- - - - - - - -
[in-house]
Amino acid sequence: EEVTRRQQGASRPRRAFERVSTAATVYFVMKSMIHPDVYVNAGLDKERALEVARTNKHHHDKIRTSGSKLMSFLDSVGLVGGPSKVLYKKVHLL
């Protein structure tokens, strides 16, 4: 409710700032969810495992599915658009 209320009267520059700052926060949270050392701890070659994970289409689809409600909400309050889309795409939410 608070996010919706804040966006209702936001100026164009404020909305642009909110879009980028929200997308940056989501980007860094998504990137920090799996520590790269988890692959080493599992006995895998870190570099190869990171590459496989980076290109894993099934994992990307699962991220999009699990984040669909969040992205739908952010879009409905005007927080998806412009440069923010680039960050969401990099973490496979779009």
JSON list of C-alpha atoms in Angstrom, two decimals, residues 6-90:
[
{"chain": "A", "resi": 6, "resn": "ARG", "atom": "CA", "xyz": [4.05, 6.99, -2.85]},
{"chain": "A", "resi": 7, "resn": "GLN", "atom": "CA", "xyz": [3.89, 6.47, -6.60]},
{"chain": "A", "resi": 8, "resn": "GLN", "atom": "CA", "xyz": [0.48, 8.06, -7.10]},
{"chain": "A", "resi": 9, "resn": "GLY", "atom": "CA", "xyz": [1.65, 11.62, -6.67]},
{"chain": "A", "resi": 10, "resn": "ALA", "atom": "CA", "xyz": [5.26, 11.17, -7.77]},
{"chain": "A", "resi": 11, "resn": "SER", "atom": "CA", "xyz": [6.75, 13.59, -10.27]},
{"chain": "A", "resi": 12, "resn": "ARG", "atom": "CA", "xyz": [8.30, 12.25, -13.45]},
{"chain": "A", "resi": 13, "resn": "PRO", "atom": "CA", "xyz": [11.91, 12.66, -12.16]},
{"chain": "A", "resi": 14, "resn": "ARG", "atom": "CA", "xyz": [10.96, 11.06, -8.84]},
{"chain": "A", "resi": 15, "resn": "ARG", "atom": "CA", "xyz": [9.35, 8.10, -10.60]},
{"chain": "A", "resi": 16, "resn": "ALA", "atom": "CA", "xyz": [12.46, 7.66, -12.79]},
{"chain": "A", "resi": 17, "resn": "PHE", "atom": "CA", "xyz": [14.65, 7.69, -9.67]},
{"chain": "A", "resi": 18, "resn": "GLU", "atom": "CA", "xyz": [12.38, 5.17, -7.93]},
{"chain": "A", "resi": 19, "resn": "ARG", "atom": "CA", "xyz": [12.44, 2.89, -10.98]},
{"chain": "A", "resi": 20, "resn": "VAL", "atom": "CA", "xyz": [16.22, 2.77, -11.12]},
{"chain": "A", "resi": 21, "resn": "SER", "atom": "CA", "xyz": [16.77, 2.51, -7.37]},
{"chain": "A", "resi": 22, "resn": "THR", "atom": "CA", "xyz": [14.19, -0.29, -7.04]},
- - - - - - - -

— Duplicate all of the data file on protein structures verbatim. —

[in-house]
Amino acid sequence: EEVTRRQQGASRPRRAFERVSTAATVYFVMKSMIHPDVYVNAGLDKERALEVARTNKHHHDKIRTSGSKLMSFLDSVGLVGGPSKVLYKKVHLL
């Protein structure tokens, strides 16, 4: 409710700032969810495992599915658009 209320009267520059700052926060949270050392701890070659994970289409689809409600909400309050889309795409939410 608070996010919706804040966006209702936001100026164009404020909305642009909110879009980028929200997308940056989501980007860094998504990137920090799996520590790269988890692959080493599992006995895998870190570099190869990171590459496989980076290109894993099934994992990307699962991220999009699990984040669909969040992205739908952010879009409905005007927080998806412009440069923010680039960050969401990099973490496979779009």
JSON list of C-alpha atoms in Angstrom, two decimals, residues 6-90:
[
{"chain": "A", "resi": 6, "resn": "ARG", "atom": "CA", "xyz": [4.05, 6.99, -2.85]},
{"chain": "A", "resi": 7, "resn": "GLN", "atom": "CA", "xyz": [3.89, 6.47, -6.60]},
{"chain": "A", "resi": 8, "resn": "GLN", "atom": "CA", "xyz": [0.48, 8.06, -7.10]},
{"chain": "A", "resi": 9, "resn": "GLY", "atom": "CA", "xyz": [1.65, 11.62, -6.67]},
{"chain": "A", "resi": 10, "resn": "ALA", "atom": "CA", "xyz": [5.26, 11.17, -7.77]},
{"chain": "A", "resi": 11, "resn": "SER", "atom": "CA", "xyz": [6.75, 13.59, -10.27]},
{"chain": "A", "resi": 12, "resn": "ARG", "atom": "CA", "xyz": [8.30, 12.25, -13.45]},
{"chain": "A", "resi": 13, "resn": "PRO", "atom": "CA", "xyz": [11.91, 12.66, -12.16]},
{"chain": "A", "resi": 14, "resn": "ARG", "atom": "CA", "xyz": [10.96, 11.06, -8.84]},
{"chain": "A", "resi": 15, "resn": "ARG", "atom": "CA", "xyz": [9.35, 8.10, -10.60]},
{"chain": "A", "resi": 16, "resn": "ALA", "atom": "CA", "xyz": [12.46, 7.66, -12.79]},
{"chain": "A", "resi": 17, "resn": "PHE", "atom": "CA", "xyz": [14.65, 7.69, -9.67]},
{"chain": "A", "resi": 18, "resn": "GLU", "atom": "CA", "xyz": [12.38, 5.17, -7.93]},
{"chain": "A", "resi": 19, "resn": "ARG", "atom": "CA", "xyz": [12.44, 2.89, -10.98]},
{"chain": "A", "resi": 20, "resn": "VAL", "atom": "CA", "xyz": [16.22, 2.77, -11.12]},
{"chain": "A", "resi": 21, "resn": "SER", "atom": "CA", "xyz": [16.77, 2.51, -7.37]},
{"chain": "A", "resi": 22, "resn": "THR", "atom": "CA", "xyz": [14.19, -0.29, -7.04]},